President Recep Tayyip Erdoğan is expected to visit Saudi Arabia following a Turkish court’s decision to hand the case of journalist Jamal Khashoggi’s murder over to Riyadh, whose ties with Ankara have been strained in recent years, the Stockholm Center for Freedom reported.
According to Al-Monitor President Erdoğan’s official trip to the kingdom will take place in Ramadan.
In a move that attracted international condemnation and dashed hopes about the possibility of justice for Khashoggi, a Turkish court last week confirmed a halt of the trial in absentia of 26 suspects linked to the murder of Khashoggi and its transfer to Riyadh.
The 59-year-old journalist was killed inside the Saudi Consulate General in Istanbul on October 2, 2018 in a gruesome murder that shocked the world.
To Riyadh’s dismay Turkey pressed ahead with the Khashoggi case, and President Erdoğan had at the time said the order to kill him came from the “highest levels” of the Saudi government.
A Turkish court began the trial in 2020 with relations tense between the two Sunni Muslim regional powers.
But with Turkey desperate for investment to help pull it out of an economic crisis, Ankara has sought to heal the rift with Riyadh.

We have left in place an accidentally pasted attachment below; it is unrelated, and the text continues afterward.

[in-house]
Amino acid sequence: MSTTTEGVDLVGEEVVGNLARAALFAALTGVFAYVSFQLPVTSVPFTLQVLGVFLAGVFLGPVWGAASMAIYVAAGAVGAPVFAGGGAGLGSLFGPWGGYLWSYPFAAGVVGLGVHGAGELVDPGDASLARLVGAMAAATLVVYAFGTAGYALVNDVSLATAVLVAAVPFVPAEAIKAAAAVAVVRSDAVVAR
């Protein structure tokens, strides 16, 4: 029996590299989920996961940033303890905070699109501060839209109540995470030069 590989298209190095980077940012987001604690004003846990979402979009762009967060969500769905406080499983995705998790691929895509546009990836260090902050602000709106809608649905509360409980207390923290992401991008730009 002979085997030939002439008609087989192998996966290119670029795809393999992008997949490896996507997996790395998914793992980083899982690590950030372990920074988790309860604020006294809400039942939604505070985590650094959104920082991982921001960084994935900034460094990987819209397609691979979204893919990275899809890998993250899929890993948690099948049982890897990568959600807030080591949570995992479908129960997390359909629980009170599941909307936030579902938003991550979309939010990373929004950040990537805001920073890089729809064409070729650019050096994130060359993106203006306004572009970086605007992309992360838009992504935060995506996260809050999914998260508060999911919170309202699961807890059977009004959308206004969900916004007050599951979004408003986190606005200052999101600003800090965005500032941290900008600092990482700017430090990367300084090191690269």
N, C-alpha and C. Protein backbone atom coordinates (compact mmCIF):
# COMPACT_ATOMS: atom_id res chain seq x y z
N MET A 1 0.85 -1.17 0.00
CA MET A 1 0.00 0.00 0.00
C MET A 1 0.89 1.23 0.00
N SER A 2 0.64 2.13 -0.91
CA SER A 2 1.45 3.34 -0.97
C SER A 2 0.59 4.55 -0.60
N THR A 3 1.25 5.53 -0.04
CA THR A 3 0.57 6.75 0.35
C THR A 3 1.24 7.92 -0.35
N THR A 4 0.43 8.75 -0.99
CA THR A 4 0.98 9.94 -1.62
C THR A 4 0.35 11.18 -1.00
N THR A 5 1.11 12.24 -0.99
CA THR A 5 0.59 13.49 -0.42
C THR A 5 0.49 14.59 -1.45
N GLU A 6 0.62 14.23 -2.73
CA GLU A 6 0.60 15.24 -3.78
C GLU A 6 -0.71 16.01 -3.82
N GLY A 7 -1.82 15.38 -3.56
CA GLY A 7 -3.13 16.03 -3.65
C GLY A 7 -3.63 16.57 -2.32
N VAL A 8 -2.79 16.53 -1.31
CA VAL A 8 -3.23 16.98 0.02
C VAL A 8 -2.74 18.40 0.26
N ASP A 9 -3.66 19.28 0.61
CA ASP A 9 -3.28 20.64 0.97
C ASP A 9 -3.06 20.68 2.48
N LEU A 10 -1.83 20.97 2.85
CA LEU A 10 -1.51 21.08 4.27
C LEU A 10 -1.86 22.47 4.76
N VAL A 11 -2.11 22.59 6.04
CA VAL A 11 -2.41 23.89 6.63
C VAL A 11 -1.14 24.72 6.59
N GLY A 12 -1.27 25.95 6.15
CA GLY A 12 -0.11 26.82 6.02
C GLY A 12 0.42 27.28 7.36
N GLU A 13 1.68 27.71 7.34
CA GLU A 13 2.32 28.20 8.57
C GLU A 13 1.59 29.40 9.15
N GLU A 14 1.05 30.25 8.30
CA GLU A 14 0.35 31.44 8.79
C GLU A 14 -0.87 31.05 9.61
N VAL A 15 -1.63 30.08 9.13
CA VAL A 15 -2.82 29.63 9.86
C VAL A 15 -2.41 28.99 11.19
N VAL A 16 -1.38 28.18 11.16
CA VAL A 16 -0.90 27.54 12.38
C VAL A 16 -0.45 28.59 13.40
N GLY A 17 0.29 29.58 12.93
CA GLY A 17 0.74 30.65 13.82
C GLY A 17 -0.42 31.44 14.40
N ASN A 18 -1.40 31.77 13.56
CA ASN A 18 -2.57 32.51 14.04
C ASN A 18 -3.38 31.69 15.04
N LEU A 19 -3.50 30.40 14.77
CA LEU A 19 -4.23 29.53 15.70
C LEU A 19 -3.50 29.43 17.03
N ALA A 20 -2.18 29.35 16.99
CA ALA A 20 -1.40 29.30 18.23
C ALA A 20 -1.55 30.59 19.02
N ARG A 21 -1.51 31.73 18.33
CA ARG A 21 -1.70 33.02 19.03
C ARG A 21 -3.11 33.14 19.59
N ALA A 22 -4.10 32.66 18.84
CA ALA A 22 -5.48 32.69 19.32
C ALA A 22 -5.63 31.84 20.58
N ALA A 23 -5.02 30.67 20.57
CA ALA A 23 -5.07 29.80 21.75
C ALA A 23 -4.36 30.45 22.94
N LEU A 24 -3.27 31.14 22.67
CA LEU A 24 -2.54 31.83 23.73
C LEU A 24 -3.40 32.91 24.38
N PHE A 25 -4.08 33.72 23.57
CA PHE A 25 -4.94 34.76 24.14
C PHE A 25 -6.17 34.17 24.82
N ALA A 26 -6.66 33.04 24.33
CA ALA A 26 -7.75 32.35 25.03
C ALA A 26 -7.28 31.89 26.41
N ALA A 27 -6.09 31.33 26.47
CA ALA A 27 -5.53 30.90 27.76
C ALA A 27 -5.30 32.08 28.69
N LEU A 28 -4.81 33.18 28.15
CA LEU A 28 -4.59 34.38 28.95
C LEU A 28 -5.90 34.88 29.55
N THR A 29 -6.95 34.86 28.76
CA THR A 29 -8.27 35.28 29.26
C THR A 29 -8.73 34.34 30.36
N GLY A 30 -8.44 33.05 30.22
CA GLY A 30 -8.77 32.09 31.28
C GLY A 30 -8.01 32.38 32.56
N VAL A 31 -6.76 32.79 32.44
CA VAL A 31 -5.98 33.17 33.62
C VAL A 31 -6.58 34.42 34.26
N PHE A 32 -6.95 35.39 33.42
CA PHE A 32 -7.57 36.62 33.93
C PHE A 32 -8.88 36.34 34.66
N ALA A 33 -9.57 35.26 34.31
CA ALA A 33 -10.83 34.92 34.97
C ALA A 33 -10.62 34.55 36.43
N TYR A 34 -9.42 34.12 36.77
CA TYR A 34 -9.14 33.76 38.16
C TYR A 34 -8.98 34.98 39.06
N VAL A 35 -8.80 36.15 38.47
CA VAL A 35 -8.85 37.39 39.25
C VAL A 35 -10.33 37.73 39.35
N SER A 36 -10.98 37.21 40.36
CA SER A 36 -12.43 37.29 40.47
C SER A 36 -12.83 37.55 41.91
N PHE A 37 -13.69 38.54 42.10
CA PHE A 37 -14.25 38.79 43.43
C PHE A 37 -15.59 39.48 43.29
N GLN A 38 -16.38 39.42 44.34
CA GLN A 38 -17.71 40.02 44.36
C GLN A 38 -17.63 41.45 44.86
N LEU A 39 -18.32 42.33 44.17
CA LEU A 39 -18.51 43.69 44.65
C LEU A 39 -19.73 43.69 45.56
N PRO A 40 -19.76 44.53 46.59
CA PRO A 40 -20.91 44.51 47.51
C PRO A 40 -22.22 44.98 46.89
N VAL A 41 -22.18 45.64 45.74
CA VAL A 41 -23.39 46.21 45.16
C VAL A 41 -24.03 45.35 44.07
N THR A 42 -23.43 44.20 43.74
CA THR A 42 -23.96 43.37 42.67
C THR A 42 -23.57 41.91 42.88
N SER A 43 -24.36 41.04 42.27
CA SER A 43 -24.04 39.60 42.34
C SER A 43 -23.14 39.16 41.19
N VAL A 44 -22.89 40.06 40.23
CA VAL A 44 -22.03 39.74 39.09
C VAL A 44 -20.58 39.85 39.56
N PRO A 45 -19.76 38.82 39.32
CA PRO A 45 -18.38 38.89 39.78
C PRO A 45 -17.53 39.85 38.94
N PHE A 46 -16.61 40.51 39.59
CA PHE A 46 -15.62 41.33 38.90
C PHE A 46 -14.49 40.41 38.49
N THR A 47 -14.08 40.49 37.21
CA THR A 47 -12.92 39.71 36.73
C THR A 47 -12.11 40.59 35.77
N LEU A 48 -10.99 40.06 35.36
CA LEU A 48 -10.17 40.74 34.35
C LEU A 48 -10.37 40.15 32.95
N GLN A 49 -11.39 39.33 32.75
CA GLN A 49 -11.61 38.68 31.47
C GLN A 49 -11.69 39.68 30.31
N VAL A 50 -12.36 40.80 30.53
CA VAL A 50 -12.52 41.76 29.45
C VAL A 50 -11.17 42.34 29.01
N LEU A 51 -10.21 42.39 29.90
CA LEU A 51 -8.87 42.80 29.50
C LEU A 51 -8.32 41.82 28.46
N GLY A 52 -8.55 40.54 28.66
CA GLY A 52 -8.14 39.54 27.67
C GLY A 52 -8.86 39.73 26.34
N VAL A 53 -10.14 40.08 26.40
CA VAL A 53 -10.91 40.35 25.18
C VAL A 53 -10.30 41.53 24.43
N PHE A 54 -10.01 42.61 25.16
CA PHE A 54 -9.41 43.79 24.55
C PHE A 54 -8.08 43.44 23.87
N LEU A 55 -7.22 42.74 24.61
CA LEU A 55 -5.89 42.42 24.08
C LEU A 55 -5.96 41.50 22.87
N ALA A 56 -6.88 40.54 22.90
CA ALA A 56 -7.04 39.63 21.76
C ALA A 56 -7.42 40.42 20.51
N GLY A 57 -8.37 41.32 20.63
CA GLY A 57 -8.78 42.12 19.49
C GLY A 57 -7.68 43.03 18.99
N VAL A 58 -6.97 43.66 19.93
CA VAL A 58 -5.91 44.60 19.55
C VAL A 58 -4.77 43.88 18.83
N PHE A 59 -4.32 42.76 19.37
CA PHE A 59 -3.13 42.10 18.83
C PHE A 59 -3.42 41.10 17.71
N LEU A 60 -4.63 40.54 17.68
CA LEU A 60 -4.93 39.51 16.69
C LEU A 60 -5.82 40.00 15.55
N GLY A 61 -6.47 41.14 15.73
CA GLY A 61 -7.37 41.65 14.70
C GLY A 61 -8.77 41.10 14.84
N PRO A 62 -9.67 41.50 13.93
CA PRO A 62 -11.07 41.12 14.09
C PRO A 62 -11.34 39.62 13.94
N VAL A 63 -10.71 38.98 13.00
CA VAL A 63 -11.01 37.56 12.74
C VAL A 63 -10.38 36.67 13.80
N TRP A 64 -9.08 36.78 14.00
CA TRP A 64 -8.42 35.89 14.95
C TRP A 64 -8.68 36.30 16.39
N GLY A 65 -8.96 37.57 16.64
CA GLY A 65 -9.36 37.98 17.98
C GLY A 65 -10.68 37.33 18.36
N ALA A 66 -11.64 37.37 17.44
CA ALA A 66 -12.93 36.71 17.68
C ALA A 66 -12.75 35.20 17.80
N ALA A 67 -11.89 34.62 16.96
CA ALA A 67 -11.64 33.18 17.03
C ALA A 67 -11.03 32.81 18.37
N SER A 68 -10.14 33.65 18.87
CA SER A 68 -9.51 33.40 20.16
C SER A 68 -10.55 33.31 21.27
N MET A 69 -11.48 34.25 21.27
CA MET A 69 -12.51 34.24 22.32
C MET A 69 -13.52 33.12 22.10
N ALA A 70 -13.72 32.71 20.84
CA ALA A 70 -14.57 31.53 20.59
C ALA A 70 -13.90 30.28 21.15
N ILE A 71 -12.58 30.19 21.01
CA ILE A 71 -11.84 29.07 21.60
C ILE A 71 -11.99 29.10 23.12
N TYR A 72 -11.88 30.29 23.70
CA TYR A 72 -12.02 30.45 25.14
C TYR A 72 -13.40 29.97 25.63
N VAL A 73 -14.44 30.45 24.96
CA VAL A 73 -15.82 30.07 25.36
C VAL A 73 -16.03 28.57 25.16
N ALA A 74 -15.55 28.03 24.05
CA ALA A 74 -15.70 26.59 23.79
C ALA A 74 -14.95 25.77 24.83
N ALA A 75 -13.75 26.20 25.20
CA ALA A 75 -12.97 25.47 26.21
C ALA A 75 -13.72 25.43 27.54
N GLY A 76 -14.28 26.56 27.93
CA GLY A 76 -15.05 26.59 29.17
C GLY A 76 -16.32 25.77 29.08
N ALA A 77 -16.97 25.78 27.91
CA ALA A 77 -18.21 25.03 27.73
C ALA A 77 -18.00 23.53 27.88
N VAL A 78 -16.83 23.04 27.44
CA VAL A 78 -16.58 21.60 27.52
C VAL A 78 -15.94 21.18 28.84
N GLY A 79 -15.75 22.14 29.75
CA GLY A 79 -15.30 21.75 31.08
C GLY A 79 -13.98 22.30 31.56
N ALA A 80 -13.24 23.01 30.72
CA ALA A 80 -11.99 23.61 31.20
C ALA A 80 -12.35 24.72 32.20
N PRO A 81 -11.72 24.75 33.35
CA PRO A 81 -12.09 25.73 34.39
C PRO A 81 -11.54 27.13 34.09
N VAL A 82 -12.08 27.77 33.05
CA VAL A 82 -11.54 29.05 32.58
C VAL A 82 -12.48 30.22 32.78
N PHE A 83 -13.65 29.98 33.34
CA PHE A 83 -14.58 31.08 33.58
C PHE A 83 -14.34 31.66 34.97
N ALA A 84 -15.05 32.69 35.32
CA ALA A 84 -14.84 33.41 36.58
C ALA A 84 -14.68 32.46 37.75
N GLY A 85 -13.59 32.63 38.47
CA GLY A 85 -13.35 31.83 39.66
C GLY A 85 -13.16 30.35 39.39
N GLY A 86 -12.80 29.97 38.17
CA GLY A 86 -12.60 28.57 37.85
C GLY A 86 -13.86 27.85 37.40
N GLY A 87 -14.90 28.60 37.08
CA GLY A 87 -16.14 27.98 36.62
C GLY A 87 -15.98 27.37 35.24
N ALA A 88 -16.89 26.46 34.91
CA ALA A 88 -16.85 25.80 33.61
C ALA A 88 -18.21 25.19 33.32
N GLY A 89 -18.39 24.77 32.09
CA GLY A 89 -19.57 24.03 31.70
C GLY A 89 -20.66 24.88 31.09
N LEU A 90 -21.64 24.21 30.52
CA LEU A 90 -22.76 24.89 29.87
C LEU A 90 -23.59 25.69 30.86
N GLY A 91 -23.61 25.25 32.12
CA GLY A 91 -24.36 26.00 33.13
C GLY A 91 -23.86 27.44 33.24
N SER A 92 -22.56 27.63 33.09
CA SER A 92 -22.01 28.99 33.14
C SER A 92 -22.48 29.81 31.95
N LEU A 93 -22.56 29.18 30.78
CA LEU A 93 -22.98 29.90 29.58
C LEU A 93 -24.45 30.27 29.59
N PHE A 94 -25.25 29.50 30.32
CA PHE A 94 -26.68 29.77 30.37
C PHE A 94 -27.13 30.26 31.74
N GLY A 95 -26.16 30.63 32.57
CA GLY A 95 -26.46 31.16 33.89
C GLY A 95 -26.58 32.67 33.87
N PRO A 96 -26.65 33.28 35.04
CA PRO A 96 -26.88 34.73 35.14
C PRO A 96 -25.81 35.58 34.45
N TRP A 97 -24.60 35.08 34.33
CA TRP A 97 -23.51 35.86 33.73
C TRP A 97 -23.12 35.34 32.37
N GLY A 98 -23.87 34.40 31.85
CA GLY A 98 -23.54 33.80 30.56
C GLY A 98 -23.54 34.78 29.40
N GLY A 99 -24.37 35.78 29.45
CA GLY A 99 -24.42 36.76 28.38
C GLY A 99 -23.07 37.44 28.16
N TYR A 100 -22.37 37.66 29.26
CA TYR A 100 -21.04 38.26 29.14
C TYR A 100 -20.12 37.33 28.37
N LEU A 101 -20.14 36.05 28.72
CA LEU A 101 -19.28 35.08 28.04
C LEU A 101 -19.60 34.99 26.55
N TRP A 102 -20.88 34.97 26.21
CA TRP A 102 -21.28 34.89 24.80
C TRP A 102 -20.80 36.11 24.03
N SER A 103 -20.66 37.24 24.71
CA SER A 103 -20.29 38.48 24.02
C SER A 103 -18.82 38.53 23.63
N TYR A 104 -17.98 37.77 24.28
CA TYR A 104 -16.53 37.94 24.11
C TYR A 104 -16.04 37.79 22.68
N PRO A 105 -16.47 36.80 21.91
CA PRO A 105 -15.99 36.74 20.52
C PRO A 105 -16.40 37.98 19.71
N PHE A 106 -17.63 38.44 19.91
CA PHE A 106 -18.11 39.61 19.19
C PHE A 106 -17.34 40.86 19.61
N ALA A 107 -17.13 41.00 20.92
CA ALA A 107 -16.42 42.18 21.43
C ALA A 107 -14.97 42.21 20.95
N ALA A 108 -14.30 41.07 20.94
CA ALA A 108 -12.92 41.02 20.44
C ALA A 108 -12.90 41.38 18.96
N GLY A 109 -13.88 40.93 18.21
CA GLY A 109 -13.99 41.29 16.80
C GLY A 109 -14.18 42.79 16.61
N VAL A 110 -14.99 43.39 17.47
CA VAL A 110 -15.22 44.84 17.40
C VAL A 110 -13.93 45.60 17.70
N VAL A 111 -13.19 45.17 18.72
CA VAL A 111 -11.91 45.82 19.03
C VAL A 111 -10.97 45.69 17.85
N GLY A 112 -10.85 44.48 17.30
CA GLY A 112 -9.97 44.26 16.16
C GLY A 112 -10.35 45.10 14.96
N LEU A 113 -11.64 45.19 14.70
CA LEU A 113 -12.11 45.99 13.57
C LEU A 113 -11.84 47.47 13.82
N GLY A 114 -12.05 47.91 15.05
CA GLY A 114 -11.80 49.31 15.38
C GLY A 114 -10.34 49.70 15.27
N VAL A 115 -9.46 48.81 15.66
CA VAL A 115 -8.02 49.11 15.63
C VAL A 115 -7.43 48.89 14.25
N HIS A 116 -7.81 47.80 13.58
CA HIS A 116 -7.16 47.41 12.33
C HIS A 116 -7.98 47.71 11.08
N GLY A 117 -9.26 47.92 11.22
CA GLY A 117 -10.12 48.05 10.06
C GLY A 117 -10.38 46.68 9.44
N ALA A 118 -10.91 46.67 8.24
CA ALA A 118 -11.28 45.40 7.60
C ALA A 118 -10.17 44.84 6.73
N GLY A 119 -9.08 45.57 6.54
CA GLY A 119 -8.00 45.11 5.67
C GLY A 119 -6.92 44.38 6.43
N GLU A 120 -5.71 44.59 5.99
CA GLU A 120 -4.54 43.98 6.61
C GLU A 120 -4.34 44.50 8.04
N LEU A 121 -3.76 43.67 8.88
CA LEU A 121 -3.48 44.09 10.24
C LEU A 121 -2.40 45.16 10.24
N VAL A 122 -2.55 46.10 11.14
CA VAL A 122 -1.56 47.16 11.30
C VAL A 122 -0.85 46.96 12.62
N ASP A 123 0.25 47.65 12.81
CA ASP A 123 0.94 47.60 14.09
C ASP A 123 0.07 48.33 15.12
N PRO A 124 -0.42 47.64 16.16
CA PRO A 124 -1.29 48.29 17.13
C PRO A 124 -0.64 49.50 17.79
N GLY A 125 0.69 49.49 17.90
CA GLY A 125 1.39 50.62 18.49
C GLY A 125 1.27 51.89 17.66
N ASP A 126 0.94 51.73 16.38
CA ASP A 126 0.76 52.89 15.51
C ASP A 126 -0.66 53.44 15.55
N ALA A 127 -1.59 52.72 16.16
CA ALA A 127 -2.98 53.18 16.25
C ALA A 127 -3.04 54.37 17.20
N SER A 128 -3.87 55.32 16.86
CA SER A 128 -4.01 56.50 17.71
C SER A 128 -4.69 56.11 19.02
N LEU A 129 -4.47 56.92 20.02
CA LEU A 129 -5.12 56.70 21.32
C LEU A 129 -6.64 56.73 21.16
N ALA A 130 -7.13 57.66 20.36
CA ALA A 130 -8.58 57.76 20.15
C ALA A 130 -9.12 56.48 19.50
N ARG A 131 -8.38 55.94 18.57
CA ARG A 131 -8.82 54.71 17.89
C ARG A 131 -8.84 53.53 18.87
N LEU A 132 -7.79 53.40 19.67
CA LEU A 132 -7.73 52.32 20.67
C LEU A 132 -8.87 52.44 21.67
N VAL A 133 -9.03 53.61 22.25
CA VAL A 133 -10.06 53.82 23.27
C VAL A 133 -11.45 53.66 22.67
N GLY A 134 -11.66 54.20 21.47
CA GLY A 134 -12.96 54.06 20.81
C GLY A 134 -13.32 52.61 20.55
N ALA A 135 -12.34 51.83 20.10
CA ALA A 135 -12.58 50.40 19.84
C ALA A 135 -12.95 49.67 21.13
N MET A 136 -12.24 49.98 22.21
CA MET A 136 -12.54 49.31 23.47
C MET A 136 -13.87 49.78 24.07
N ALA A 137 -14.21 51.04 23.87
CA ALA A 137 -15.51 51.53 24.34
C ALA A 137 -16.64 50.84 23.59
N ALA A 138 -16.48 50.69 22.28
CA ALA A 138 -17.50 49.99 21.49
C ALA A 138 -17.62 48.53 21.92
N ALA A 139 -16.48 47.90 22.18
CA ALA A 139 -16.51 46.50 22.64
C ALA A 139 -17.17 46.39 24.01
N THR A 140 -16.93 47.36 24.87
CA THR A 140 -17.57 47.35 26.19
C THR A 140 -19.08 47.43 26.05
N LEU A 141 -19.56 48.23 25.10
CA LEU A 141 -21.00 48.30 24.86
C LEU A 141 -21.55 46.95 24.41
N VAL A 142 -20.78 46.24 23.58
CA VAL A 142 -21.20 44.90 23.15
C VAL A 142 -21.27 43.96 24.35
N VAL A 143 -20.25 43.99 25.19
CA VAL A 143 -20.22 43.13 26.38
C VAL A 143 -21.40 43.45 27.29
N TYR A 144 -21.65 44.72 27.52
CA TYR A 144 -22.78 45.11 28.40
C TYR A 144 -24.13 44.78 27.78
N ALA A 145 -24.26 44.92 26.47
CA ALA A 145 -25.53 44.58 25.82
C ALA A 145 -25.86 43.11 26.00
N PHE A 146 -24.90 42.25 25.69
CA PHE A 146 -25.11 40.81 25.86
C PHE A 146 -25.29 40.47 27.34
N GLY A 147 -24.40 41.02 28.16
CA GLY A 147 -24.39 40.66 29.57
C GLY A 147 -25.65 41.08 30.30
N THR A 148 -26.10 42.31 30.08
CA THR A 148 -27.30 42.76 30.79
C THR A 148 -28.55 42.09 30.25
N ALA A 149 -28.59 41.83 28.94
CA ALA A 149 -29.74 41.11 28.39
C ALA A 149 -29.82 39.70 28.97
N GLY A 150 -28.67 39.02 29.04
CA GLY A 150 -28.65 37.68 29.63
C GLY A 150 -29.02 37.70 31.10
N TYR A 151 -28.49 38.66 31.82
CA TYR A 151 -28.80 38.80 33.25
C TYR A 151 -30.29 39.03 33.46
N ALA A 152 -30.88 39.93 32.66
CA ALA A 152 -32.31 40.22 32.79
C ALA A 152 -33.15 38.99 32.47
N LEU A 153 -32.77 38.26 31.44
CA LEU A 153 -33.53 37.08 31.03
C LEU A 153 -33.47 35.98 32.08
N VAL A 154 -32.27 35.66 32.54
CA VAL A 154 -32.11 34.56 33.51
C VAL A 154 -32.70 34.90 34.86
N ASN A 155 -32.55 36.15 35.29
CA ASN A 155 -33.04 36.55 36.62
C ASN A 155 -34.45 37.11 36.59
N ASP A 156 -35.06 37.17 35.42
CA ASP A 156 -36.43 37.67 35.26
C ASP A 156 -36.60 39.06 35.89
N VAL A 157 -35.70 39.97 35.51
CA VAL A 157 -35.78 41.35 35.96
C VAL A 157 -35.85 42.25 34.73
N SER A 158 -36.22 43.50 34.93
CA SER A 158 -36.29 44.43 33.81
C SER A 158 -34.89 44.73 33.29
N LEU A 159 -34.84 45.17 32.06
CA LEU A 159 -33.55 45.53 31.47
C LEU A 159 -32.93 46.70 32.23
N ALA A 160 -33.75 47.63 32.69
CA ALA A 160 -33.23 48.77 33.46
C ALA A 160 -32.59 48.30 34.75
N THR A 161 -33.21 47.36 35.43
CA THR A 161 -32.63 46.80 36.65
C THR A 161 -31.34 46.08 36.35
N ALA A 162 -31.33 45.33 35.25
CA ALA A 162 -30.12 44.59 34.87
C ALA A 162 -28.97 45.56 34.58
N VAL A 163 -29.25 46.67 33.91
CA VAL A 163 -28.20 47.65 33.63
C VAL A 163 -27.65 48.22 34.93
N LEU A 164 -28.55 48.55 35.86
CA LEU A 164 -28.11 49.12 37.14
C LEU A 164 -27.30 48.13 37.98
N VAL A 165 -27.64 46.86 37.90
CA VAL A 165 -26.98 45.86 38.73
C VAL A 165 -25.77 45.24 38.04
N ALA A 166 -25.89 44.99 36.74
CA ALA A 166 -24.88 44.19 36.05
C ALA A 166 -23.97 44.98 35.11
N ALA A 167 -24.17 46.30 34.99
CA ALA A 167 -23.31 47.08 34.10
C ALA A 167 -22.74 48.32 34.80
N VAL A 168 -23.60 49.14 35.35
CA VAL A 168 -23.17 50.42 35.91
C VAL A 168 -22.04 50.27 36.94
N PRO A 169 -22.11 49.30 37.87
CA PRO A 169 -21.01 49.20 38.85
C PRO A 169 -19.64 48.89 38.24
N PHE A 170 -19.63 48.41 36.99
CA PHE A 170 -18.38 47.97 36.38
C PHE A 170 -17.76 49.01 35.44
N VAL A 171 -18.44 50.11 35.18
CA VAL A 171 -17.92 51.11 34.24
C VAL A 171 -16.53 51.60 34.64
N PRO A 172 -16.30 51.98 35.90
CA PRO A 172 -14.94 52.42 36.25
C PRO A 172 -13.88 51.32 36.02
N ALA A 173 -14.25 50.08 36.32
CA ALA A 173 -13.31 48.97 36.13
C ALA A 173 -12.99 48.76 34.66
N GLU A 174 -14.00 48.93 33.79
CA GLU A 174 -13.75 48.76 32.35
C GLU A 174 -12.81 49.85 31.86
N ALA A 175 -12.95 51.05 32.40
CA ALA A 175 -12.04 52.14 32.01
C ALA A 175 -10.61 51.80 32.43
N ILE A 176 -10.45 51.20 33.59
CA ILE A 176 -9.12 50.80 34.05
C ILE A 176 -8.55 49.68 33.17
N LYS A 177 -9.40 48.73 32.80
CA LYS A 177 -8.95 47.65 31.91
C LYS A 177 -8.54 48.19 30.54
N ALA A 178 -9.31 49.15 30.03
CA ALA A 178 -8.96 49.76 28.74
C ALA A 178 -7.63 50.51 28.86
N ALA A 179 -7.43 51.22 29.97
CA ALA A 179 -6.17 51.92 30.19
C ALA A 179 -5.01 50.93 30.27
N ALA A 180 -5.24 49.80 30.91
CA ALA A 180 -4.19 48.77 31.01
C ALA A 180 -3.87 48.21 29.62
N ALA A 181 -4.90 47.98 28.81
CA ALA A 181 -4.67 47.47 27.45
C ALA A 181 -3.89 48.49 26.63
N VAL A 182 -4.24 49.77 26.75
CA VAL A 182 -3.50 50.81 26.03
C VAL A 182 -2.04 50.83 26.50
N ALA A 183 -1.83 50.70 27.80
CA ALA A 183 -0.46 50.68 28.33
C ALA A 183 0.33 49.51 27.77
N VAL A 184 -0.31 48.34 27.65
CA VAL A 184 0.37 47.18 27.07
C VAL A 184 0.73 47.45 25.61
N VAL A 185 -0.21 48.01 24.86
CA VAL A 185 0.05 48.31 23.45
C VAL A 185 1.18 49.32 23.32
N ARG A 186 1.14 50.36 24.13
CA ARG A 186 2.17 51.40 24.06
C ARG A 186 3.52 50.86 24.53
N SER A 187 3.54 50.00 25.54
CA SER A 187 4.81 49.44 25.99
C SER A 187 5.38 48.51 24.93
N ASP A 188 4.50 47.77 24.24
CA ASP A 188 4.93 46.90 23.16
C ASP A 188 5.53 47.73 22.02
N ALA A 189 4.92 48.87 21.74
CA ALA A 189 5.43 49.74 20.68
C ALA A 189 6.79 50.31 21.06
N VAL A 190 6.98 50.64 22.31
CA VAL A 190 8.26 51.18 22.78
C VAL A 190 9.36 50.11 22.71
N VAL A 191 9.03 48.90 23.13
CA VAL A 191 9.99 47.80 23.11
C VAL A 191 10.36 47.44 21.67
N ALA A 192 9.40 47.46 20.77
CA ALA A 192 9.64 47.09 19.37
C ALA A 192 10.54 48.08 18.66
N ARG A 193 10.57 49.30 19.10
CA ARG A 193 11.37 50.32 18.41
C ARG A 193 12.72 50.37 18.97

The court decision comes almost a week after Justice Minister Bekir Bozdağ said he would greenlight a Turkish prosecutor’s request to hand the case over to Saudi Arabia, at the demand of the latter. In addition, Bozdağ said on Monday that the transfer of the case was in compliance with the law.
Five people were sentenced to death by the kingdom over Khashoggi’s killing, but a Saudi court in September 2020 overturned the verdicts while handing down prison sentences of up to 20 years to eight unnamed defendants following secretive legal proceedings.
In the years that followed, Saudi Arabia sought to unofficially put pressure on Turkey’s economy, with a boycott of Turkish imports.
Last year Foreign Minister Mevlüt Çavuşoğlu visited Riyadh to repair fences with the kingdom.
The transfer of the case to Riyadh removes the last obstacle to normalizing ties.
Erdoğan has sought to improve ties with regional rivals including Egypt and the United Arab Emirates in the face of increasing diplomatic isolation that has caused foreign investment to dry up — particularly from the West.
In January he said he was planning a trip to Saudi Arabia as the economy was going through a turbulent period.